Britain’s armed forces need a significant hike in funding to meet the resurgent threat from states like Russia and fill existing “black holes” in their finances, a new parliamentary report has said.
The report from the Commons Defence Committee said the Government should start the process of moving the level of defence spending up from 2% to 3% of total GDP.
A cash injection on this scale would equate to additional funding of around £20 billion a year and bring investment in defence to levels similar to those seen between the end of the Cold War and the mid-1990s.
In its report, entitled Beyond 2 Per Cent, the committee warned that failure to finance the military on a sustainable basis makes it “very difficult” to implement a long-term strategy for Britain’s defence needs.
A new settlement providing long-term strategic and financial stability is the “only solution” at a time when the UK faces a renewed threat from Russia, as well as increasing challenges from terrorism, extremism, cyber-warfare and the erosion of the rules-based international order, said the cross-party committee.
The report comes weeks ahead of the expected release of high-level findings from the Ministry of Defence’s Modernising Defence Programme (MDP).
The committee congratulated Defence Secretary Gavin Williamson for extracting military spending from the remit of the Government’s National Security Capability Review.
The NSCR’s fiscally neutral nature risked deep cuts in parts of the armed forces – such as the potential loss of the assault ships HMS Albion and HMS Bulwark – and created the “perverse situation” that a review prompted by intensified threats could result in reductions in capability.
The armed forces that emerge from the MDP must be supported by a “robust and sustainable financial settlement, which is not reliant on loose projections and unrealistic so-called efficiency targets to make the numbers add up”.
The report warned of “serious deficiencies in the quantities of armour, armoured vehicles and artillery available to the British Army”.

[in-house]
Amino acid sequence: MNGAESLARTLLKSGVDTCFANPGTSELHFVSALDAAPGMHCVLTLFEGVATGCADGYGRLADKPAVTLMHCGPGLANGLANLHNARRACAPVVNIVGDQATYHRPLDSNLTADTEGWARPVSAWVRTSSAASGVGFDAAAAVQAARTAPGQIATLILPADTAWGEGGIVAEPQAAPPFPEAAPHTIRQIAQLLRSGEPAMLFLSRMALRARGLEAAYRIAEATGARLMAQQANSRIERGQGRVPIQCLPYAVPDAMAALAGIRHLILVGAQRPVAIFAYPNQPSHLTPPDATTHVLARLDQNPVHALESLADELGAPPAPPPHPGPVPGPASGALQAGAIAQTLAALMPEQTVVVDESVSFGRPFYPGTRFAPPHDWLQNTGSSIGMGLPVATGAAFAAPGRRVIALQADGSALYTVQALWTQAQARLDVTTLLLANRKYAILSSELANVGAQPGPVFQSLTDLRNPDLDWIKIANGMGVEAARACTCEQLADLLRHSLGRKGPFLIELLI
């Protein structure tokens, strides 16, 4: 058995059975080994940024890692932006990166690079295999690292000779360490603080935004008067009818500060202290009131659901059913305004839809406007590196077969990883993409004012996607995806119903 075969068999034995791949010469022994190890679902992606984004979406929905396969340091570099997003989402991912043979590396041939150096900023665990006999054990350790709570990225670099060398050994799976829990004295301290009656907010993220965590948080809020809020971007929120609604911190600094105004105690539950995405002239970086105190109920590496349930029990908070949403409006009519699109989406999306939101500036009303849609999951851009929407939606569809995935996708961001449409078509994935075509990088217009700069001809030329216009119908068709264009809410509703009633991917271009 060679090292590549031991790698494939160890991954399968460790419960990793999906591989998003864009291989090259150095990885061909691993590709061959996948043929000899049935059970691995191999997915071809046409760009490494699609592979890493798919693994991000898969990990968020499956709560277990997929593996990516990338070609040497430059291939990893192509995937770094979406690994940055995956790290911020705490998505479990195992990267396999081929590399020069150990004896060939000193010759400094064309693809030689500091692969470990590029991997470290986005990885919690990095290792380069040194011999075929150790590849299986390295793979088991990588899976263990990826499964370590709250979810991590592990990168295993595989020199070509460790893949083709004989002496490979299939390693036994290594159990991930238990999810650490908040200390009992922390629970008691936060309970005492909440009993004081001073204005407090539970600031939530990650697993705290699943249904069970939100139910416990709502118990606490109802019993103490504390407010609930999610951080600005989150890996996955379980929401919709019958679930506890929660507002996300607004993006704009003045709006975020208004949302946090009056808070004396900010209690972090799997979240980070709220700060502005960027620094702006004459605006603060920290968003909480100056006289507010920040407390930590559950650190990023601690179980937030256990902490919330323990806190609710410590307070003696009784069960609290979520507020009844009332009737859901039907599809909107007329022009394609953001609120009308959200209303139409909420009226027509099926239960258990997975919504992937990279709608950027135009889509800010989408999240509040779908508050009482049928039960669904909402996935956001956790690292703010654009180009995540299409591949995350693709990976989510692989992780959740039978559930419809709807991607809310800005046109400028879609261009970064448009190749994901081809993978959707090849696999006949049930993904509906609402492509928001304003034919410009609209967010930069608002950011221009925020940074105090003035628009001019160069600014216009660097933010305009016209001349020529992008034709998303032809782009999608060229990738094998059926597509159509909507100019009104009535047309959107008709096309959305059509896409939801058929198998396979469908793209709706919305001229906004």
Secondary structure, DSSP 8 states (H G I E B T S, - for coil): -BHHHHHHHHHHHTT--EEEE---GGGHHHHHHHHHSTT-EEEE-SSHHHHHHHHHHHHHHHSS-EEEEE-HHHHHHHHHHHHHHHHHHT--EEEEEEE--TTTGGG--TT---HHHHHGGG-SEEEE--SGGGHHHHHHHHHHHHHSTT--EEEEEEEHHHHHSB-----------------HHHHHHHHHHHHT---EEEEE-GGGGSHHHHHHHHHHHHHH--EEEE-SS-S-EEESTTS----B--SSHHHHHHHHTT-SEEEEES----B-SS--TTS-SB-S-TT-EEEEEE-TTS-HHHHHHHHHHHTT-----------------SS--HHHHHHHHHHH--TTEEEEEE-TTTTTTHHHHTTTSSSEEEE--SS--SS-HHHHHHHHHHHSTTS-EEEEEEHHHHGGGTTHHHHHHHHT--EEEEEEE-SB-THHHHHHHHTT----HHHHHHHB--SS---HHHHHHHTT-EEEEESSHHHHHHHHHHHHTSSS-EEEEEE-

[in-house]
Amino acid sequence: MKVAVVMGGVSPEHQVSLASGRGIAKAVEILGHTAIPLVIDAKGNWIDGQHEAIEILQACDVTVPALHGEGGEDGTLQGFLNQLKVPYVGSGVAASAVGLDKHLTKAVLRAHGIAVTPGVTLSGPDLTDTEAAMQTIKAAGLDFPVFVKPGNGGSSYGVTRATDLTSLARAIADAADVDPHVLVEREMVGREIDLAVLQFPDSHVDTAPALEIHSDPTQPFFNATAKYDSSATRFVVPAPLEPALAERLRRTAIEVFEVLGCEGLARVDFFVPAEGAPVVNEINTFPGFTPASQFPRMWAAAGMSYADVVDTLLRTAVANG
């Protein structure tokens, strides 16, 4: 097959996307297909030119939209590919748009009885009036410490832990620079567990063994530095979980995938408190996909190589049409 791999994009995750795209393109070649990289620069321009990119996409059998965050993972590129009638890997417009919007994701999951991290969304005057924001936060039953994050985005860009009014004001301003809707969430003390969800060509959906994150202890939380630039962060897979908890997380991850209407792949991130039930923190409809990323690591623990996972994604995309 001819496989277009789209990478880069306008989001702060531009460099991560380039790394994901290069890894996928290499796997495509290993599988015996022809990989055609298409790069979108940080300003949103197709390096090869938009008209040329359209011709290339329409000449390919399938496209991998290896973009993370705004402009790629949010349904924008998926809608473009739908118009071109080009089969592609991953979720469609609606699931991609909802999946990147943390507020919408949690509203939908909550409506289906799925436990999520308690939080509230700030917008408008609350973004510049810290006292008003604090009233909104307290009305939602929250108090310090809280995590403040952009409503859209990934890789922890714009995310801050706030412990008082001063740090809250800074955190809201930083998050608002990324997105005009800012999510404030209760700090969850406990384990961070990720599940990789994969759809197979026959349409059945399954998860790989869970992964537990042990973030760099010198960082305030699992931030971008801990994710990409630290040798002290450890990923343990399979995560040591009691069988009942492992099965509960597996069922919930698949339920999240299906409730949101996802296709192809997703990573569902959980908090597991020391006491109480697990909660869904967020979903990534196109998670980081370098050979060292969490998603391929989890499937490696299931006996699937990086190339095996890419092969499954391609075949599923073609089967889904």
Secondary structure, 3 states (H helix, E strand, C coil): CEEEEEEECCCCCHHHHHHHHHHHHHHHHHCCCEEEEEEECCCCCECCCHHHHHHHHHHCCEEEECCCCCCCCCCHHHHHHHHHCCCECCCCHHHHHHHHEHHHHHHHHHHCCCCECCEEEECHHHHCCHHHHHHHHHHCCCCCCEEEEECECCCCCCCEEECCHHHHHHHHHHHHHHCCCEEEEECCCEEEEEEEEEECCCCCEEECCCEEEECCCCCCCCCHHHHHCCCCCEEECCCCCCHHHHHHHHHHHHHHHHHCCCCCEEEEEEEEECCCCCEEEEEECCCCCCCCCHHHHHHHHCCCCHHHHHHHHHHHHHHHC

The lack of vehicle-mounted anti-tank weapons and self-propelled artillery, as well as the need for modernisation of rocket artillery left the Army “at serious risk of being outgunned by its Russian counterpart”, it said.
Other defence needs identified by the committee included:
– Greater anti-submarine warfare capacity;
– The generation of a Royal Navy carrier group capable of protecting the new Queen Elizabeth-class aircraft carriers without depending on other states;
– The maintenance of the target strength of the regular Army at a minimum of 82,000 personnel;
– A layered air defence system to protect the war-fighting division.
Committee chairman Julian Lewis said: “The Secretary of State was right to remove defence from the National Security Capability Review which would otherwise have resulted in further disastrous cuts to the armed forces, and we endorse his efforts to obtain a better settlement for defence.
“The Government now needs to look beyond the 2% minimum on defence spending, and begin moving towards a figure of 3%, to place our defence policy on a sustainable basis to meet new threats and fill existing financial ‘black holes’.
“Defence is constantly described as the first duty of government. The MDP is the Government’s opportunity to show that it means what it says.”
A Ministry of Defence spokesman said: “The UK maintains the biggest defence budget in Europe, we have been clear we will continue to exceed Nato’s 2% spending target.
“The Defence Secretary launched the Modernising Defence Programme to strengthen our armed forces in the face of intensifying threats and, while we welcome the Defence Committee’s preliminary report, we will not speculate on the outcome of the programme before we share our headline conclusions.”